The average American reads at an 8th-grade level, according to the National Adult Literacy Survey. Yet, the terms and conditions for one of the most commonly used financial products, credit cards, require a college education to be understood. 50 of the largest credit card providers in the USA were analyzed in VisibleThread’s latest report.
Not getting the message
“Our research highlights how the vast majority, a whopping 90%, of credit cards come with conditions that most Americans can’t understand,” says Fergal McGovern, CEO of VisibleThread. “At the same time, Edelman’s Trust Barometer charts the decline in trust levels consumers feel in financial services. When asked what product or service will help to restore trust, the number one response is easier to understand terms and conditions. Yet banks aren’t getting the message – or they’re ignoring it,” McGovern concludes.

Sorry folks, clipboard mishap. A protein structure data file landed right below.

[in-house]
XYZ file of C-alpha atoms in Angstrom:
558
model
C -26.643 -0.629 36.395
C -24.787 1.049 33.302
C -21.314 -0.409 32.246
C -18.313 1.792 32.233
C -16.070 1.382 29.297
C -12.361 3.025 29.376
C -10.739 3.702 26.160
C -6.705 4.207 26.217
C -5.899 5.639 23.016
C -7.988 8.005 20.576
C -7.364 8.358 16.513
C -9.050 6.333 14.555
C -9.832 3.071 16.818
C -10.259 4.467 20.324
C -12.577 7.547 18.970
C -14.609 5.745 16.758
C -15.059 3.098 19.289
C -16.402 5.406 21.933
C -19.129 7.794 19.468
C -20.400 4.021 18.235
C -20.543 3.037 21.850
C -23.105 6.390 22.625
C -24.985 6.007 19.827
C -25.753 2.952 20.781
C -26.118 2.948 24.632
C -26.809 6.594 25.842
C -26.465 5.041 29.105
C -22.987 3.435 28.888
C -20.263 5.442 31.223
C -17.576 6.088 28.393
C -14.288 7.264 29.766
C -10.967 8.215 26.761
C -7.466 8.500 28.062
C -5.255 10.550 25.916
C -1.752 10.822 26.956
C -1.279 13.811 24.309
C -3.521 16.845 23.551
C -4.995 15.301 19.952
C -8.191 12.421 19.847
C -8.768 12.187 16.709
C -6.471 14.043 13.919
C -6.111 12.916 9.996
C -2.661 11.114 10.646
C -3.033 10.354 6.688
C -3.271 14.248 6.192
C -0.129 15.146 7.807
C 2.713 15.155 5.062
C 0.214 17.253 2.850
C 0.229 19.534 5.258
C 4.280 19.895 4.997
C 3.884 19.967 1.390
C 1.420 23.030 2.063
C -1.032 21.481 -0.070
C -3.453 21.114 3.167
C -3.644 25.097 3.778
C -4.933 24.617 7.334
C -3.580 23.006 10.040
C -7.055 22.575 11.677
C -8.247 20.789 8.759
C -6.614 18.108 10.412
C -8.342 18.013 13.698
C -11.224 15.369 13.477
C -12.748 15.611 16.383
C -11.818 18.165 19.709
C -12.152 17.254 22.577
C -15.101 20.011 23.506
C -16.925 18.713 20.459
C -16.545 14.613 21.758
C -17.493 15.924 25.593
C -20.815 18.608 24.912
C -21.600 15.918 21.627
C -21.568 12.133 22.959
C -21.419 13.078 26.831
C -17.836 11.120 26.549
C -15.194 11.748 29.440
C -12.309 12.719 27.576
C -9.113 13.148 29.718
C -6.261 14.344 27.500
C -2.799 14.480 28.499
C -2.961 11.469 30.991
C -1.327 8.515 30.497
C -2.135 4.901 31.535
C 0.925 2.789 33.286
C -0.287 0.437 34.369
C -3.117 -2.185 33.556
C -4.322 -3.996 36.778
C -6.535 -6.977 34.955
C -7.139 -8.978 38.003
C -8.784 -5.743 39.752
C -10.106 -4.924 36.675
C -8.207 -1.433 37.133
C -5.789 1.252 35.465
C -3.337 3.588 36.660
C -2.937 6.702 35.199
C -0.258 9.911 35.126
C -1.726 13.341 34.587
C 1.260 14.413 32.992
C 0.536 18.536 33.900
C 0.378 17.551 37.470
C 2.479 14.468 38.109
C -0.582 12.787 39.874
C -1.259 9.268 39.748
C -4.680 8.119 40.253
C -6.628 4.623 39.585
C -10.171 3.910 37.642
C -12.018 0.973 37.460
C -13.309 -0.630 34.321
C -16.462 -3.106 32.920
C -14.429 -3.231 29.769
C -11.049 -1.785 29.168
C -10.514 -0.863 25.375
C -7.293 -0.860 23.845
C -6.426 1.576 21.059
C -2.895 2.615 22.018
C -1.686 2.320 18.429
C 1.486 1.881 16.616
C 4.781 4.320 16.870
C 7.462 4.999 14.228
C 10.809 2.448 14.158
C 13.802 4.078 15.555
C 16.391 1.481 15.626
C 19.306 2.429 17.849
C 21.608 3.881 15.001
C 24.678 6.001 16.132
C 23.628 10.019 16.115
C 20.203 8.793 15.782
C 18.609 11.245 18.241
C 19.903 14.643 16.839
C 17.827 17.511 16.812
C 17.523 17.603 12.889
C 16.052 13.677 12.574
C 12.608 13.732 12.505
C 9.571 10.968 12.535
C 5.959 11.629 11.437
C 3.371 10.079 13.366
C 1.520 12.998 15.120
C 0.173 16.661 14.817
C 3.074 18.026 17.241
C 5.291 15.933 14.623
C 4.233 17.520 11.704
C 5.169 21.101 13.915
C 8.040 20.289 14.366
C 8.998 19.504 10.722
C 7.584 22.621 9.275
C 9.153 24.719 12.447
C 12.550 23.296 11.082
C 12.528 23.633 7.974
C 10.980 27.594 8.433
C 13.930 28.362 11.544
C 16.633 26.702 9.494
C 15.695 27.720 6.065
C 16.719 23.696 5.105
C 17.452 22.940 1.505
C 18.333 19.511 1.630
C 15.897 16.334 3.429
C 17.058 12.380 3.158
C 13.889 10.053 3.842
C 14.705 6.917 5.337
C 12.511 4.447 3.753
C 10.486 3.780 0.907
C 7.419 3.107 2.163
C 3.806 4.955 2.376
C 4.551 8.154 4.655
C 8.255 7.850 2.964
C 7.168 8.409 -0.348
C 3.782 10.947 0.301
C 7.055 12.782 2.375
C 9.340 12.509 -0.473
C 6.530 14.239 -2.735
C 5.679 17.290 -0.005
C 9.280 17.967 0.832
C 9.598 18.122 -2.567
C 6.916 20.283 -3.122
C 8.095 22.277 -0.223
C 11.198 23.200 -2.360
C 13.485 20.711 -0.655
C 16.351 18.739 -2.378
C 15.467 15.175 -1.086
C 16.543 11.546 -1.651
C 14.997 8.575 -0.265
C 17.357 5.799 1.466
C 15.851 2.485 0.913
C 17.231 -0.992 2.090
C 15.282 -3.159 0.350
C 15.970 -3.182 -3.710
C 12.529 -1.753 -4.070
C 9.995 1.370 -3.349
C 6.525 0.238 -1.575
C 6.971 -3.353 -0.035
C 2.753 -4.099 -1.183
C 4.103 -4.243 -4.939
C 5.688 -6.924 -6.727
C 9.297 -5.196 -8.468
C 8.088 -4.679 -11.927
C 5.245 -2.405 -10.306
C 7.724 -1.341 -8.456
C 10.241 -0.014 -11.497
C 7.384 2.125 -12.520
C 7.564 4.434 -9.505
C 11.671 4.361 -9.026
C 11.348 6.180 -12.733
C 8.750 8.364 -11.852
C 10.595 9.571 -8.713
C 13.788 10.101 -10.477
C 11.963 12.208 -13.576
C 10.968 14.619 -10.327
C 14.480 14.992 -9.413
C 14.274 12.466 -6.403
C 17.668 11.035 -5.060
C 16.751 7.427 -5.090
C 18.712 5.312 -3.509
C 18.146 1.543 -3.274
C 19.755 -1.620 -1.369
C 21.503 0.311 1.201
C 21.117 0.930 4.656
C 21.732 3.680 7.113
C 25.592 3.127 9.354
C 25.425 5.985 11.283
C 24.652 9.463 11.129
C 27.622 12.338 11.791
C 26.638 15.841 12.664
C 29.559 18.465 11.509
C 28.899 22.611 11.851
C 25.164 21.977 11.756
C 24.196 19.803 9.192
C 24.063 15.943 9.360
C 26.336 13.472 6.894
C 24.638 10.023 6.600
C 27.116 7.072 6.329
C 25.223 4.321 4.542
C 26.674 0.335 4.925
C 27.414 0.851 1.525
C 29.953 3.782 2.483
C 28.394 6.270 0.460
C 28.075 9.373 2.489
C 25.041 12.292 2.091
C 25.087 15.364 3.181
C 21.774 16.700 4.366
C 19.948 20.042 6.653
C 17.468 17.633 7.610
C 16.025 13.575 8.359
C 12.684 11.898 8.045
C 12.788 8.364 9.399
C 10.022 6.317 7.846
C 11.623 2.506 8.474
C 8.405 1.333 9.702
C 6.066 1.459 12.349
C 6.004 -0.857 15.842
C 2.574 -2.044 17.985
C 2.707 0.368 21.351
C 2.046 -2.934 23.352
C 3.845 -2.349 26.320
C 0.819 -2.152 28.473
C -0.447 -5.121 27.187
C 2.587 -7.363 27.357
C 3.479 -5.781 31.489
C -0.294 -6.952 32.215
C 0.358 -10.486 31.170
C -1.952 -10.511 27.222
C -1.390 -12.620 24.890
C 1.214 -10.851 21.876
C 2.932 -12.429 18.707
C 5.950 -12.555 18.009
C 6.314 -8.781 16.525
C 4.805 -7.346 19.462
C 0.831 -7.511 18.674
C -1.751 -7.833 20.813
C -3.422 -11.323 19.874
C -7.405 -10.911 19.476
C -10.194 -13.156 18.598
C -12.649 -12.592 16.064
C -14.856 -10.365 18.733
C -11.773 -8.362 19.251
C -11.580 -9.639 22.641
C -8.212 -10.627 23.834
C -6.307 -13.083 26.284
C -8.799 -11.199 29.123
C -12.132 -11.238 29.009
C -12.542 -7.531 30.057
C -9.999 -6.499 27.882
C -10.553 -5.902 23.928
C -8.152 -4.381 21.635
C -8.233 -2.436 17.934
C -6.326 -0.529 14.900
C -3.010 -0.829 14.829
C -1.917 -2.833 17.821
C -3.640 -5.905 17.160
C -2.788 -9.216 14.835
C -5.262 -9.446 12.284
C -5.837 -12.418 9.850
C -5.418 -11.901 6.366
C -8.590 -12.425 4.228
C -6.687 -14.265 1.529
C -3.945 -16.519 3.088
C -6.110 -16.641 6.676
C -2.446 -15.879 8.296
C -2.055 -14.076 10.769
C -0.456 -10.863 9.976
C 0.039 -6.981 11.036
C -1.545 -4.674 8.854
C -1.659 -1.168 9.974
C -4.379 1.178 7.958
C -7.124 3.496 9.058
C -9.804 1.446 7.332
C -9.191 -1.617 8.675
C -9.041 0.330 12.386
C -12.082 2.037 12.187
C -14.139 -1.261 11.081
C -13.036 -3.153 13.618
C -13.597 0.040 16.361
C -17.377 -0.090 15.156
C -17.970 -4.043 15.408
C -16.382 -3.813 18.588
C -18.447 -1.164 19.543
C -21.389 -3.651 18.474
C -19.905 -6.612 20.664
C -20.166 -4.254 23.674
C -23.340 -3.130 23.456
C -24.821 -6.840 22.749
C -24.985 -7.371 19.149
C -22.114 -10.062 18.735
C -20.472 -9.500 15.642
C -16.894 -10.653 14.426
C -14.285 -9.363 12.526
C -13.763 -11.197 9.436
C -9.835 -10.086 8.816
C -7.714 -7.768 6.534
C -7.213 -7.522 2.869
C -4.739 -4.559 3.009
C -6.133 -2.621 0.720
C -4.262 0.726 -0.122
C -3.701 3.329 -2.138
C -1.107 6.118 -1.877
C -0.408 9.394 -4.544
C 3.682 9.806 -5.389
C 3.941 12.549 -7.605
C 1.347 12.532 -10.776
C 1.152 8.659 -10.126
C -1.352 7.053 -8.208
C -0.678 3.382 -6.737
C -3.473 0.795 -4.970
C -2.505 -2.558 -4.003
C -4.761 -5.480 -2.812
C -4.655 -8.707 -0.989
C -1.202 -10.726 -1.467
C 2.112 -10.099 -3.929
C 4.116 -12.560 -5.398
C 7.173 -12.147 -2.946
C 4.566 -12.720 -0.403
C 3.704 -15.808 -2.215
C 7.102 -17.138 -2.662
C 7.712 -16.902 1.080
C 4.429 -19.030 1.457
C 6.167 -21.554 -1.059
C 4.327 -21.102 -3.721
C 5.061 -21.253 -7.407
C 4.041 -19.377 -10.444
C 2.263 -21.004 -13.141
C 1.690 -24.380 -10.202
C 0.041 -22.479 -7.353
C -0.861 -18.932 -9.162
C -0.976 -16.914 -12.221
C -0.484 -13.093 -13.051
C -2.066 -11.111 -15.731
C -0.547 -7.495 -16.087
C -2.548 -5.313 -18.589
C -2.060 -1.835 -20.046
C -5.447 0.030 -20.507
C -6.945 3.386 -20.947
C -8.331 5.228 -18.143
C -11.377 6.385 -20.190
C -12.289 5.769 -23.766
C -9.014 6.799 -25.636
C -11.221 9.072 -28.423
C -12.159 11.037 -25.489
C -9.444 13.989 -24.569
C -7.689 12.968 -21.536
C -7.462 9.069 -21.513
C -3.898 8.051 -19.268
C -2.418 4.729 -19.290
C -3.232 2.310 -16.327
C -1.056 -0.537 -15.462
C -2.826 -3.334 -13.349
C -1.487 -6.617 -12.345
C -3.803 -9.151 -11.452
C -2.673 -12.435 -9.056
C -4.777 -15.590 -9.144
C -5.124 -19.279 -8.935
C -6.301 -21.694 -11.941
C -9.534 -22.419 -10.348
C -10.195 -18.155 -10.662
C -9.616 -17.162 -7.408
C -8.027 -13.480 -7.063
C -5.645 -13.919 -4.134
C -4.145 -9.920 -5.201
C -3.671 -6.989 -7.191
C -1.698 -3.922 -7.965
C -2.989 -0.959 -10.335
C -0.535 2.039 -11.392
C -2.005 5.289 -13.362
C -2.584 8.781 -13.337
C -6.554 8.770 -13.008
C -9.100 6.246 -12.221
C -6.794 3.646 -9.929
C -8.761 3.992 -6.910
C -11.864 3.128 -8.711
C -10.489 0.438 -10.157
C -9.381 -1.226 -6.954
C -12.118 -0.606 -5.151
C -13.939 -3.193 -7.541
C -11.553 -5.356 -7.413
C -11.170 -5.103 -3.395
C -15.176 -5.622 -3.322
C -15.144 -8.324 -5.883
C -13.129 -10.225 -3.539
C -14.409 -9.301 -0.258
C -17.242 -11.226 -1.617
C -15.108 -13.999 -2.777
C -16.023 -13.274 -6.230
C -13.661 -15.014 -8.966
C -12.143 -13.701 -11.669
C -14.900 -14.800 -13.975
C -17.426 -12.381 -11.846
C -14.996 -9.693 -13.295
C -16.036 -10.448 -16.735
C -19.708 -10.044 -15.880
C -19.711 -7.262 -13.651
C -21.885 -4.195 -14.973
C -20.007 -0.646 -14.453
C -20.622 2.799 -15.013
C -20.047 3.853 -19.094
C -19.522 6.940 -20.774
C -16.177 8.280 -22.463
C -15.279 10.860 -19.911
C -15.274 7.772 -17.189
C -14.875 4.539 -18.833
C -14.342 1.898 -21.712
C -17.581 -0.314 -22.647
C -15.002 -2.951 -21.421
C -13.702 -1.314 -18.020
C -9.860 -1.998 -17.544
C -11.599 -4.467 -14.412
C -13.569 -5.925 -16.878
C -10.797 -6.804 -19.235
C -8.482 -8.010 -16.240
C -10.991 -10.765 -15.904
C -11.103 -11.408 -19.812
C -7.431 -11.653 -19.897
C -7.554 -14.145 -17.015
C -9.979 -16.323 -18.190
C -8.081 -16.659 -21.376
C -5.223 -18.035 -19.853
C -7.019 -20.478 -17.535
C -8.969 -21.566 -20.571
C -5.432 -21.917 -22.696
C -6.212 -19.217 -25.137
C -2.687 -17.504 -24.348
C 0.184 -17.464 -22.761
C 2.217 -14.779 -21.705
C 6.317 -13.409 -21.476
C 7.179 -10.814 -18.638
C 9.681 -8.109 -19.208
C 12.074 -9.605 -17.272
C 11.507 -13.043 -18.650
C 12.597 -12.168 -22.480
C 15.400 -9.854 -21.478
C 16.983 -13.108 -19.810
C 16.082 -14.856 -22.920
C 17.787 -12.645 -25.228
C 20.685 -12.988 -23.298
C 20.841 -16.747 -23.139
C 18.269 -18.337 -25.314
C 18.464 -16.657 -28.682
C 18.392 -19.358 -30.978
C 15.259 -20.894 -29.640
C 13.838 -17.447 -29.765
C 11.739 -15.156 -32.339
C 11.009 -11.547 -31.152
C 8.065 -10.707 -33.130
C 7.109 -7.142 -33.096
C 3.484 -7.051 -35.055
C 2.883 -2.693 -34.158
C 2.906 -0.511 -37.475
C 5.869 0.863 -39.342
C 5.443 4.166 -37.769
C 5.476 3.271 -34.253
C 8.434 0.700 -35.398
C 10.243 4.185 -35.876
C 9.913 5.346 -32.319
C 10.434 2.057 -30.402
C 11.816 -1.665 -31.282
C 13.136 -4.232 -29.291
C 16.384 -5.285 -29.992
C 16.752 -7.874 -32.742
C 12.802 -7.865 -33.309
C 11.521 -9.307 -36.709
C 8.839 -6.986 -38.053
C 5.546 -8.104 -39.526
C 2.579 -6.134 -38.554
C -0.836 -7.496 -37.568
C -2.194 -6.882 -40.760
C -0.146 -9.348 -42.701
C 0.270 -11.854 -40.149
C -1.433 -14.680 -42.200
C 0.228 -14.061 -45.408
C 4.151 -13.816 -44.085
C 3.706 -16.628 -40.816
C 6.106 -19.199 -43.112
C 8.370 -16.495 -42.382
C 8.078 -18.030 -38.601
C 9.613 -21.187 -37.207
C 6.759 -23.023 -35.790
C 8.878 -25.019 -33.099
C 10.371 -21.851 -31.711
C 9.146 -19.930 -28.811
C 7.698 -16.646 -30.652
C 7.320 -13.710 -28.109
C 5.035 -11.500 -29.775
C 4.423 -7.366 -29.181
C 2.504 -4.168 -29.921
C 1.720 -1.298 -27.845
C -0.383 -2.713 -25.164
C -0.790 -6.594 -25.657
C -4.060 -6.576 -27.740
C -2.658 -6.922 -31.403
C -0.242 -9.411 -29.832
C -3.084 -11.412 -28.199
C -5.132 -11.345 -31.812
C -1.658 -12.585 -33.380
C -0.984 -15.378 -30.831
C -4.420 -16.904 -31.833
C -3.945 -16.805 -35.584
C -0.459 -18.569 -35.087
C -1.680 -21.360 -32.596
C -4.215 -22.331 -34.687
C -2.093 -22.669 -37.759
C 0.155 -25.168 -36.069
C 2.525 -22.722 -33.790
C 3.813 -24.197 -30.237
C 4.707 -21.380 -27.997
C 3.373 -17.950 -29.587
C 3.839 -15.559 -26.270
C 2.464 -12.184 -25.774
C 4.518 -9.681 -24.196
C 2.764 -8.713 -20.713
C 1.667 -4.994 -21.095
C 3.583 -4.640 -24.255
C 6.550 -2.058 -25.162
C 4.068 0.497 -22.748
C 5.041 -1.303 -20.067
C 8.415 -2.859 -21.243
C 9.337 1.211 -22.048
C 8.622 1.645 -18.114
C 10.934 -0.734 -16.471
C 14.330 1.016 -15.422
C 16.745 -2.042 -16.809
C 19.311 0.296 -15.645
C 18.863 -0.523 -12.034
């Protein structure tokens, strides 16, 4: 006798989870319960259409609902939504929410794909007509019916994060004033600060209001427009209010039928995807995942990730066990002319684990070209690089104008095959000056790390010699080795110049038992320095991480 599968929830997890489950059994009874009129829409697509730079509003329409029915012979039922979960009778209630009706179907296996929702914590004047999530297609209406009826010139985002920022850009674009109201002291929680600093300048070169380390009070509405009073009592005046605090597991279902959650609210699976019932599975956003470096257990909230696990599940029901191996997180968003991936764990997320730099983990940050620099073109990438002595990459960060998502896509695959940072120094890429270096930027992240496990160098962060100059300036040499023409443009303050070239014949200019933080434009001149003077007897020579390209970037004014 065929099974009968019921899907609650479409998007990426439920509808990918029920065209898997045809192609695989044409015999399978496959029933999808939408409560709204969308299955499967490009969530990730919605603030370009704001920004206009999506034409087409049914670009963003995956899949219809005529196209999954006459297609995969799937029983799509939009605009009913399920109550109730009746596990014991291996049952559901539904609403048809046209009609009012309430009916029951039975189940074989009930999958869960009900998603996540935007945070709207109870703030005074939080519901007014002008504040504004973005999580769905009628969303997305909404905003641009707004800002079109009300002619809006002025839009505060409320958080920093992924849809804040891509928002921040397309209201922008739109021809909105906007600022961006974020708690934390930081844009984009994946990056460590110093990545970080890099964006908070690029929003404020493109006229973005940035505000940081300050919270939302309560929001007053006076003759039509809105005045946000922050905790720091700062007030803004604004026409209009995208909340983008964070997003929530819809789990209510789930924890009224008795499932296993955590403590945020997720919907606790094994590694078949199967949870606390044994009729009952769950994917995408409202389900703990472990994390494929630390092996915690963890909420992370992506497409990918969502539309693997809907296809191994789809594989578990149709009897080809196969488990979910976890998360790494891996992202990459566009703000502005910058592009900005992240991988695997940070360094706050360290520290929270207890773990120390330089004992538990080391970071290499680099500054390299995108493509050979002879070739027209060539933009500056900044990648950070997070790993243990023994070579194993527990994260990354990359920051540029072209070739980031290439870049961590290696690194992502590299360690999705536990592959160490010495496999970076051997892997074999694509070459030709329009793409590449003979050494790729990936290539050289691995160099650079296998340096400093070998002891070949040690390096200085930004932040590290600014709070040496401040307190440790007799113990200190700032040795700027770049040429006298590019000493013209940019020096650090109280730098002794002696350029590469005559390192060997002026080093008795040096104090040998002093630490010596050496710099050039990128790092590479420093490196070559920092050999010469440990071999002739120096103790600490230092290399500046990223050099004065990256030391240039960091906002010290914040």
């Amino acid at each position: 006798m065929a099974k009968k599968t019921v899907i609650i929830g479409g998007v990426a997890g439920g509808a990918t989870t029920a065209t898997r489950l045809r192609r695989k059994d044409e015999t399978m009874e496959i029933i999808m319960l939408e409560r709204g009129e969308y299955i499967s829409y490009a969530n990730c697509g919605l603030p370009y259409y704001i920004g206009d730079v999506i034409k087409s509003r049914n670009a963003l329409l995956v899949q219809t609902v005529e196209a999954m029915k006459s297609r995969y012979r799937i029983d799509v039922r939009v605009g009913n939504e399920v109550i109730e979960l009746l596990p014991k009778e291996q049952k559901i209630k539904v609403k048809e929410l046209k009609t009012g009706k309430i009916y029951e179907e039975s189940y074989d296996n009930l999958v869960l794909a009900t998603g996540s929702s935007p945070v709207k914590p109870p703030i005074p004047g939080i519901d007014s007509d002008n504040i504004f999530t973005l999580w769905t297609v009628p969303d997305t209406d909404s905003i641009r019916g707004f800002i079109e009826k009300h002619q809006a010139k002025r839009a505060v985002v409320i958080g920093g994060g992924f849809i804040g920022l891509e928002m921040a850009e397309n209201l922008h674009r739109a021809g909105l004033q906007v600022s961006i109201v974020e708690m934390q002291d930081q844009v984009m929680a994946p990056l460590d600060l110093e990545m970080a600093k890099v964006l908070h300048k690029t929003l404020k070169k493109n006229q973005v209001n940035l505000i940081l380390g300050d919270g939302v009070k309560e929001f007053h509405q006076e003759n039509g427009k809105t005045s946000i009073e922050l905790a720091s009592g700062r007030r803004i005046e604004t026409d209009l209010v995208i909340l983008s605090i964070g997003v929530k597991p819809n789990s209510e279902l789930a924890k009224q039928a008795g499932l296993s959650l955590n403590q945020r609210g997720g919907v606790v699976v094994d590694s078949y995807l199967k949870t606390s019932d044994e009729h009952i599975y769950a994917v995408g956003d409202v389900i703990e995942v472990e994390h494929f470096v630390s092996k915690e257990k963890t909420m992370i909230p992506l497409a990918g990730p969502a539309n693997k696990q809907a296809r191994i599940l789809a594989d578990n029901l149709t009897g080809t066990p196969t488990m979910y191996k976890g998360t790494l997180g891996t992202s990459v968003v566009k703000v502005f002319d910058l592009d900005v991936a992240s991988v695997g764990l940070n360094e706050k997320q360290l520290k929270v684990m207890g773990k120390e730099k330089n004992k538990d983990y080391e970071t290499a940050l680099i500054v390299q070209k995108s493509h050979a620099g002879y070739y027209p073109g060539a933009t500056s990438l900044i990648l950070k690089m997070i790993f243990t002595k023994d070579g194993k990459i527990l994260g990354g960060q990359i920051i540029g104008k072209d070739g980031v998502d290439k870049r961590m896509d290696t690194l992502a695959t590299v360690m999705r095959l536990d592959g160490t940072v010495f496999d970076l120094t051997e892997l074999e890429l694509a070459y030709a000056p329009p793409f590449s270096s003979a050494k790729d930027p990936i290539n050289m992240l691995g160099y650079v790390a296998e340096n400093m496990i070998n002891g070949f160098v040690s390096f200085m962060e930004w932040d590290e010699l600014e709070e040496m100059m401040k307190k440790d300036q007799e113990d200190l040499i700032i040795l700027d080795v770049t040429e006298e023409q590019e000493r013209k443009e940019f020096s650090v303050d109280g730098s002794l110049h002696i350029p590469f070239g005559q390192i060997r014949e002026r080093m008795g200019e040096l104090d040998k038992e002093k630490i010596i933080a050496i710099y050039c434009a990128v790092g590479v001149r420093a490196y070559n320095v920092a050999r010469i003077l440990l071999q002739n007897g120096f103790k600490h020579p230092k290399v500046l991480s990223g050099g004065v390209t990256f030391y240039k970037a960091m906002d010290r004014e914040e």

In Q4 of 2018, VisibleThread conducted research into credit card terms to see if leading card providers communicate clearly with their audience. The results clearly showed this not to be the case:
- 90% of Terms & Conditions require a college education to be understood.
- Outsourcing credit card services alienates up to 60.8% of customers.
- Only one (out of 50) sets of terms is easier to read than Moby Dick.
- Only 2 sets of terms have an acceptable complex word density.
- All sets of terms analyzed communicate in an academic tone with overuse of passive voice.
- No credit card sets of terms score at the recommended level of long sentences.
A clear communication strategy is a fast and simple way to increase trust from customers.
Technology can help. With artificial intelligence (AI) and natural language processing (NLP) solutions, plain language programs are now easier to implement and much more likely to succeed.
“Many credit card providers could make improvements quickly. Remove passive voice, use shorter sentences and communicate in simpler language. Your customers will feel more trust in your brand and support you with their business,” says McGovern.